“The older generation needs to give youngsters the chance to demonstrate new things,” Francis said. “If they fail, they learn. But if they succeed, the organization learns and improves.”

Foster Engagement and Flexibility

Hawley cautions that recruiting young employees is only part of the problem.

Retention is a much bigger problem than attraction,” Hawley said. “That’s true doubly in the public sector because the hiring rate is so low.”

The reality is most of the workforce you need 10 years from now is already working for you.

Josh Hawley
Director, Ohio Education Research Center, Glenn College

After they’ve joined your organization, offer a growth mode for employees.

“Everyone in your organization should have a professional development plan,” White said.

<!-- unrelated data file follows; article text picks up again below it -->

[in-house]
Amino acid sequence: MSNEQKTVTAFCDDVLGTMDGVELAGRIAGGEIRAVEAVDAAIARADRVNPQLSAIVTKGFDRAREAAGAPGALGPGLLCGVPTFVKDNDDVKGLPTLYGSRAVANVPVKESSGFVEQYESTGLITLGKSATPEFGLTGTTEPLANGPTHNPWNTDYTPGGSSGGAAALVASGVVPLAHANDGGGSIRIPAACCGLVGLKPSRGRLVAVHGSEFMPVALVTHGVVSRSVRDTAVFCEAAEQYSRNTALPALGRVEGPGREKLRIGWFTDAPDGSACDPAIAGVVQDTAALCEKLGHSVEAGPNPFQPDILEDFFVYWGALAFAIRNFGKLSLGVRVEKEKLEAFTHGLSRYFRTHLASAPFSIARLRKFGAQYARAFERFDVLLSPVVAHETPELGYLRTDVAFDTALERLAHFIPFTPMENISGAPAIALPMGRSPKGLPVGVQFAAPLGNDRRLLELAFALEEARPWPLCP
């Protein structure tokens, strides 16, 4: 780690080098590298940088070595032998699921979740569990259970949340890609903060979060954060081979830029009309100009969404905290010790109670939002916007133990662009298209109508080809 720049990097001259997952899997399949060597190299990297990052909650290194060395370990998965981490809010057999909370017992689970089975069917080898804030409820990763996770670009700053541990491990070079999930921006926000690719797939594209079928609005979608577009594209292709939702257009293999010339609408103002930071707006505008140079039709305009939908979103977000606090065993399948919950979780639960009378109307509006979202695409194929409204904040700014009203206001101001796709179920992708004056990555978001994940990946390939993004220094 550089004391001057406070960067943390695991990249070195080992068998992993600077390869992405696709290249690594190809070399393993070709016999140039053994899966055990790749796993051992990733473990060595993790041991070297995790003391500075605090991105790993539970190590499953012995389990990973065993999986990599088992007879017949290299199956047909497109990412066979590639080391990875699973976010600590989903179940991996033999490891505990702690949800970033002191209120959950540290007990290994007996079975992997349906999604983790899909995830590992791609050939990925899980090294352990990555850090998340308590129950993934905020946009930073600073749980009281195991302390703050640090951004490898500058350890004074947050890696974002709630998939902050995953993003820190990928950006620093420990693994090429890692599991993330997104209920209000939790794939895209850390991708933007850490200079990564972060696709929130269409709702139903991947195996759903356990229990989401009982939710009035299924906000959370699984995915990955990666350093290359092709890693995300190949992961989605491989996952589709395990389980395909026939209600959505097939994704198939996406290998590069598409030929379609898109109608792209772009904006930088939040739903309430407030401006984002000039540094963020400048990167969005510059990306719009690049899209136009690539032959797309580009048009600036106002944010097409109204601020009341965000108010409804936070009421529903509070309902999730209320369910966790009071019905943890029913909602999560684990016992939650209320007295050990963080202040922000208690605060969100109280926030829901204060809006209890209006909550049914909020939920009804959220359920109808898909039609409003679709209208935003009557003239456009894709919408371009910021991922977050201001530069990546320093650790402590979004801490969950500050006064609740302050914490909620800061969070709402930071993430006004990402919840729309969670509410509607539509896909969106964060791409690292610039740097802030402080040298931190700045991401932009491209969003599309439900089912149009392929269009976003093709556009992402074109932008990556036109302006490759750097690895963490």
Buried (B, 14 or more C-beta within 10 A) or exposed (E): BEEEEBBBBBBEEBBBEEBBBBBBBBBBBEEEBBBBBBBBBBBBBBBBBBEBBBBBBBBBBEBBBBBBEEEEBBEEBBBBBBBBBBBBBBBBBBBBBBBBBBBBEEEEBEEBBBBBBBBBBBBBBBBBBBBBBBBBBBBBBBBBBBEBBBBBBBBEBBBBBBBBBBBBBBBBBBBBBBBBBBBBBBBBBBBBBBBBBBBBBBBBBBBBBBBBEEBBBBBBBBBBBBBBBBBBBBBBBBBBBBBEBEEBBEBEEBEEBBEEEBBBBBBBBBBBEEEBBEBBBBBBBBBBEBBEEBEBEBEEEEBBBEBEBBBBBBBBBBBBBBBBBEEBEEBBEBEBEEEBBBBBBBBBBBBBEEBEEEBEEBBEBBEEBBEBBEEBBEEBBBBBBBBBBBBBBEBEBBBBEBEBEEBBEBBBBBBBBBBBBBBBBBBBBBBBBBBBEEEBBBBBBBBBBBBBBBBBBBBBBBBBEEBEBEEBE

Find ways to provide psychological safety to bridge generational divides.

“Manifesting inclusion means employees all have equal advantages, are appreciated, are empowered to be fully authentic, and are fully informed, included and engaged and motivated,” White said.

Kilgore wishes she had understood change management early in her career the way she does now.

“I hit a lot of roadblocks. I couldn’t empathize as well as I can now,” she said. “People ask, ‘How will it affect my job, and how will it affect the people closest to me?’”

Hawley offers a set of solutions to encourage retention:

  • Raise wages. People who have been in their job a long time tend to be in lower tiers of their pay range.
  • Provide greater flexibility. This is particularly true for people who are trying to step back from work or are trying to transition from a technical role to a managerial role. Rather than enabling employees to retire and then return to their jobs, offer options for them to gradually step back from their work. Also consider adding flexibility when designing jobs, which Hawley says agencies don’t tend to do because they are restricted by rules. People can feel locked in doing jobs that are woefully mismatched with their official job duties over time.